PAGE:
Latisha Simmons was 14 and pregnant.
She actually kept her pregnancy a secret until the morning she went into labor; even then, she told her mother her stomach hurt and she needed to go to the hospital.
"I was 15 when my daughter was born," says Simmons. "My world was turned upside down. I was going to be a freshman at Howard High School. It was difficult going to school pregnant. Nobody knew what was going on. At that time it was not cool to be 14 and pregnant."
Simmons knew the odds were stacked against her. People talked about girls getting pregnant, dropping out of high school and living in poverty.
"Teen pregnancy went back generations in my family," says Simmons. "I was determined that I would graduate from high school and find a way to raise my child. I woke up every morning and got myself and my daughter ready. There were many days I went to school having had very little sleep."
Simmons says she doesn't know anything that has been harder in her life than being pregnant as a teen and raising a child.
"I was a child having a child," says Simmons. "I was clueless about what it meant to be a mother. My word was turned upside down when my daughter arrived. My mom was very supportive of me, but she told me it was my responsibility to raise my child. She would not babysit so that I could go to a party or basketball game."
Simmons started working at 16 and hasn't quit. She graduated from high school and worked at Wheland Foundry.
"My main goal was to take care of my daughter," says Simmons. "The foundry work was backbreaking. I knew I needed to find something different. Eventually, I started going to college part-time."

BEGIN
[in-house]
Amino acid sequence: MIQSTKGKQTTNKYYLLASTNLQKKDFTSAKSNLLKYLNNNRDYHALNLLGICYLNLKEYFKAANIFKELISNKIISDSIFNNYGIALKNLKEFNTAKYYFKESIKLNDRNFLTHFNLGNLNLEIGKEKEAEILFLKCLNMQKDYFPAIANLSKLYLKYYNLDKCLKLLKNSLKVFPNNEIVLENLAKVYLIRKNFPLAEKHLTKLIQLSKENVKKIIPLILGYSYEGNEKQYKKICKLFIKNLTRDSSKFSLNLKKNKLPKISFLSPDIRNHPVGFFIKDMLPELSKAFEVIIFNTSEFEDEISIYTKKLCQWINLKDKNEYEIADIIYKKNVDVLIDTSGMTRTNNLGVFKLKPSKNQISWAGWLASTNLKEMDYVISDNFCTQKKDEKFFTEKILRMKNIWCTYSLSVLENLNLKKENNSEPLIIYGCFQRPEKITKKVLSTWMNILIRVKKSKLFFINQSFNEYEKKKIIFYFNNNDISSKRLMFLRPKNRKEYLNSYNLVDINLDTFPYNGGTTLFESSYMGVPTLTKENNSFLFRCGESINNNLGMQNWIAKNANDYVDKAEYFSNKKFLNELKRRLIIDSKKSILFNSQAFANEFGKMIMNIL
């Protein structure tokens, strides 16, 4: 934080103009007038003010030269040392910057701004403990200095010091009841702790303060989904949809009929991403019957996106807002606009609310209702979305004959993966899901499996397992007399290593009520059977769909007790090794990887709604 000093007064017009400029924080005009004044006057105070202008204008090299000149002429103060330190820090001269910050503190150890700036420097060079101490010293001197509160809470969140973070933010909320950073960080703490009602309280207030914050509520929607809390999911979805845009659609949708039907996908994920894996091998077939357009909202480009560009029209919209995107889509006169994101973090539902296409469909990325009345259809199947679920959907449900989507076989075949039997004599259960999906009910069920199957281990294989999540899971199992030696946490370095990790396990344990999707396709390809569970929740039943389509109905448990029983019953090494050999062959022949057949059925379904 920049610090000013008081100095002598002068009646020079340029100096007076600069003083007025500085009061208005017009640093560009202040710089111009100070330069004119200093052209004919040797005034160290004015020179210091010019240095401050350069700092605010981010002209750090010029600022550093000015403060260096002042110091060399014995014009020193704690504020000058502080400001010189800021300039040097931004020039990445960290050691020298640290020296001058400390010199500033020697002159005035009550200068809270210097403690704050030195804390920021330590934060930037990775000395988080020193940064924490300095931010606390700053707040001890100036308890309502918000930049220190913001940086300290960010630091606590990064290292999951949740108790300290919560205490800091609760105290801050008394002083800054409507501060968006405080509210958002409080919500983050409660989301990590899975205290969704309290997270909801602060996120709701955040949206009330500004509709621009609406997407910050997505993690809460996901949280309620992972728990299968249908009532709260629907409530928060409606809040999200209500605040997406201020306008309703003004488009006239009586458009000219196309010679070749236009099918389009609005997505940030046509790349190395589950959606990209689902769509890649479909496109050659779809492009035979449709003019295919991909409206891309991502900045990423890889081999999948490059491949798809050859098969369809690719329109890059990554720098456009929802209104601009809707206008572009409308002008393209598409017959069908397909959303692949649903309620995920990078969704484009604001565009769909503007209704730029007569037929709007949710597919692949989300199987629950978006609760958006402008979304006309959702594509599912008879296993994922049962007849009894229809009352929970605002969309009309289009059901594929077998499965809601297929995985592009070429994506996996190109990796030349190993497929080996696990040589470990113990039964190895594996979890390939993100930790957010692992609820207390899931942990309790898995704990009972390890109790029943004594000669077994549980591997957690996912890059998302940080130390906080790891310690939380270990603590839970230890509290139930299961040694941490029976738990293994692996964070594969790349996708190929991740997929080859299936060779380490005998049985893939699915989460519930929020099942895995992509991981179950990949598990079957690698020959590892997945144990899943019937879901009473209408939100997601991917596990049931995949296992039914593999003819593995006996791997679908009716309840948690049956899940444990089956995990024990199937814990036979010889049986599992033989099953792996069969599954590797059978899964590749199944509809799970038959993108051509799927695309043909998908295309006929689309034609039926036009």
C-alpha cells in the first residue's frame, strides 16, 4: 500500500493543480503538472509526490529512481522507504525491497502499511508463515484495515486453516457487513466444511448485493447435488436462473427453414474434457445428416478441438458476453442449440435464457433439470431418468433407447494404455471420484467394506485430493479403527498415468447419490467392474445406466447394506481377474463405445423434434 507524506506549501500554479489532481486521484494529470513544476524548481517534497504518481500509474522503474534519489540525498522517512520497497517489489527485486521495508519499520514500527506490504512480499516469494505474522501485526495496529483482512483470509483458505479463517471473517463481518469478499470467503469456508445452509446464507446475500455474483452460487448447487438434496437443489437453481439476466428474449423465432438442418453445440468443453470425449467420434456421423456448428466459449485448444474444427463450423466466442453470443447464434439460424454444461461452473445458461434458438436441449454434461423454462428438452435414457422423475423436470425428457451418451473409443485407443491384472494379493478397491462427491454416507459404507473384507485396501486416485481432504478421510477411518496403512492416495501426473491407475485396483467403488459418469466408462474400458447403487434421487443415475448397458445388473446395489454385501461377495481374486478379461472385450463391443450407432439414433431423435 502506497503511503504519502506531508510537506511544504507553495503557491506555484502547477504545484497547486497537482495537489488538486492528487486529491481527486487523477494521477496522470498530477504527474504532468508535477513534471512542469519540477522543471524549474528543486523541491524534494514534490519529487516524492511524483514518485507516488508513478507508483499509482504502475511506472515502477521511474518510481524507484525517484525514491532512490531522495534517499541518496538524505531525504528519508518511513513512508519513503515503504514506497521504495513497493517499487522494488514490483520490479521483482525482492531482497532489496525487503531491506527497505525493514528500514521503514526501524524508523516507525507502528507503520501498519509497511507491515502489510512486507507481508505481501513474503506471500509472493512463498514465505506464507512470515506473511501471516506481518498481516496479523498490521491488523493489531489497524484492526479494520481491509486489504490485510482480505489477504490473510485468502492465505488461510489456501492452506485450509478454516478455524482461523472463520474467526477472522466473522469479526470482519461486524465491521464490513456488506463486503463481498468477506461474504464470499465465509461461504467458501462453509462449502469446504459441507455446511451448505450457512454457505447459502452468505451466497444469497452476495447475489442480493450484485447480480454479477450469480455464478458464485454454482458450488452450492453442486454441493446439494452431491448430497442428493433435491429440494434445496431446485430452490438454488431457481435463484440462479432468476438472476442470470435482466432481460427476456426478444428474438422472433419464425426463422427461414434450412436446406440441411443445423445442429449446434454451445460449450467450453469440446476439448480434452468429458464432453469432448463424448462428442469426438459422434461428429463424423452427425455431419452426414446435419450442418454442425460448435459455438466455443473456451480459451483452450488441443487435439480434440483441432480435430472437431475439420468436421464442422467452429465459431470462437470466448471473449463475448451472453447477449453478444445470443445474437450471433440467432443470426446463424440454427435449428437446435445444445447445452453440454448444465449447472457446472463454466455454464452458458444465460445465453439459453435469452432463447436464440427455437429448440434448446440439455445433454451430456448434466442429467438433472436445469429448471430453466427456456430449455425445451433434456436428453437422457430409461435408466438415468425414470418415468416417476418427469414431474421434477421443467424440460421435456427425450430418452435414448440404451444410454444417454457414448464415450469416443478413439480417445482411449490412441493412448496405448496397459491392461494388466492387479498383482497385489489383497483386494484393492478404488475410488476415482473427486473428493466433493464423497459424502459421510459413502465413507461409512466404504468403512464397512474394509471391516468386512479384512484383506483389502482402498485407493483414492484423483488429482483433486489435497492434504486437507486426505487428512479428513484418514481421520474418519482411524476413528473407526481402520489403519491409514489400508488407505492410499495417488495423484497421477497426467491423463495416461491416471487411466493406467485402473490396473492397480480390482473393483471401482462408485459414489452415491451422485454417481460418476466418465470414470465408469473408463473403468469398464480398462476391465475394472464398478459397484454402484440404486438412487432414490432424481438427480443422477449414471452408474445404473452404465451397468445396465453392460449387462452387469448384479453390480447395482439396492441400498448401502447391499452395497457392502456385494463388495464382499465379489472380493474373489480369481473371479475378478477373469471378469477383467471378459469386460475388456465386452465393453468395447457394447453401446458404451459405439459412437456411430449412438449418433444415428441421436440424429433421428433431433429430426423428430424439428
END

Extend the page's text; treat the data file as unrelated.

Today, Simmons has a master's degree in social work and her daughter has graduated from college.
"My goal was for my daughter not to walk the same road as me," says Simmons. "She would probably tell you I talked with her too much about sex. Today I can tell you, she broke the cycle."
Simmons says she is thankful that her mom made her take responsibility for her child. The sleepless nights and endless work made her know she did not want to go through that again with another child as a single parent.
May is Teen Pregnancy Prevention Month. While the nation's teen pregnancy and birth rates are at historic lows, progress has been uneven. It is still the case that nearly three in 10 girls in the U.S. get pregnant by age 20. Interestingly, about four in 10 teens (39 percent) say they have never thought about what their life would be like if they were to get pregnant or cause a pregnancy.
While Hamilton County has experienced a significant decrease in teen pregnancies since 1997, there were still 120 teen pregnancies in 2012. Believe it or not, parents play a huge role in preventing teen pregnancy. The best way to prevent teen pregnancy is for parents to talk with and educate their children. Share your values and expectations when it comes to relationships, dating and sex. Your teens are listening.
Julie Baumgardner is the president and CEO of First Things First. Contact her at firstname.lastname@example.org.